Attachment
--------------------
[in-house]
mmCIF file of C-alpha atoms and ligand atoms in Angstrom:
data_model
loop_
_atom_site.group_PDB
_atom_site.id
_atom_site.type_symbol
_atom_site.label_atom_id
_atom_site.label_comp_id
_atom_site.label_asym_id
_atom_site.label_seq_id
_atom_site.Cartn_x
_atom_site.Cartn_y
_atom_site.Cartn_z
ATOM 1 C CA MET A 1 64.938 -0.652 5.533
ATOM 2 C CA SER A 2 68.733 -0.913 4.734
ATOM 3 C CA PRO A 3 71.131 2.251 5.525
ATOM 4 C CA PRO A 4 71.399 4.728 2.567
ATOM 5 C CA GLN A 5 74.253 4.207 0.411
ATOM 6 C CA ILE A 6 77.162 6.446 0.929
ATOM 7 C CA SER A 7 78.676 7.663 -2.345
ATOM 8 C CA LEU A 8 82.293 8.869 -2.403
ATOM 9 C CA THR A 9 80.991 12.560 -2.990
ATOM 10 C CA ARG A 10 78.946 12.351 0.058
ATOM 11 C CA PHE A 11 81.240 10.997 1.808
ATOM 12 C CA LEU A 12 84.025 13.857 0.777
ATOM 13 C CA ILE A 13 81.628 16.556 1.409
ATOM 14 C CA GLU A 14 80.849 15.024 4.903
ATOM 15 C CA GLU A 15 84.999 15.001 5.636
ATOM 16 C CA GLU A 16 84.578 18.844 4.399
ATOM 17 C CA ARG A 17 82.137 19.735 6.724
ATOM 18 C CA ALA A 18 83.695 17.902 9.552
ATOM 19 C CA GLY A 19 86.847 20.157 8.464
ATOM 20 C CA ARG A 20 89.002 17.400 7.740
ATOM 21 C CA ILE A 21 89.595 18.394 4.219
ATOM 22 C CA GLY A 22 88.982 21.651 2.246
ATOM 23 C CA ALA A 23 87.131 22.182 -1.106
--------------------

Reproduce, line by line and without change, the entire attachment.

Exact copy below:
[in-house]
mmCIF file of C-alpha atoms and ligand atoms in Angstrom:
data_model
loop_
_atom_site.group_PDB
_atom_site.id
_atom_site.type_symbol
_atom_site.label_atom_id
_atom_site.label_comp_id
_atom_site.label_asym_id
_atom_site.label_seq_id
_atom_site.Cartn_x
_atom_site.Cartn_y
_atom_site.Cartn_z
ATOM 1 C CA MET A 1 64.938 -0.652 5.533
ATOM 2 C CA SER A 2 68.733 -0.913 4.734
ATOM 3 C CA PRO A 3 71.131 2.251 5.525
ATOM 4 C CA PRO A 4 71.399 4.728 2.567
ATOM 5 C CA GLN A 5 74.253 4.207 0.411
ATOM 6 C CA ILE A 6 77.162 6.446 0.929
ATOM 7 C CA SER A 7 78.676 7.663 -2.345
ATOM 8 C CA LEU A 8 82.293 8.869 -2.403
ATOM 9 C CA THR A 9 80.991 12.560 -2.990
ATOM 10 C CA ARG A 10 78.946 12.351 0.058
ATOM 11 C CA PHE A 11 81.240 10.997 1.808
ATOM 12 C CA LEU A 12 84.025 13.857 0.777
ATOM 13 C CA ILE A 13 81.628 16.556 1.409
ATOM 14 C CA GLU A 14 80.849 15.024 4.903
ATOM 15 C CA GLU A 15 84.999 15.001 5.636
ATOM 16 C CA GLU A 16 84.578 18.844 4.399
ATOM 17 C CA ARG A 17 82.137 19.735 6.724
ATOM 18 C CA ALA A 18 83.695 17.902 9.552
ATOM 19 C CA GLY A 19 86.847 20.157 8.464
ATOM 20 C CA ARG A 20 89.002 17.400 7.740
ATOM 21 C CA ILE A 21 89.595 18.394 4.219
ATOM 22 C CA GLY A 22 88.982 21.651 2.246
ATOM 23 C CA ALA A 23 87.131 22.182 -1.106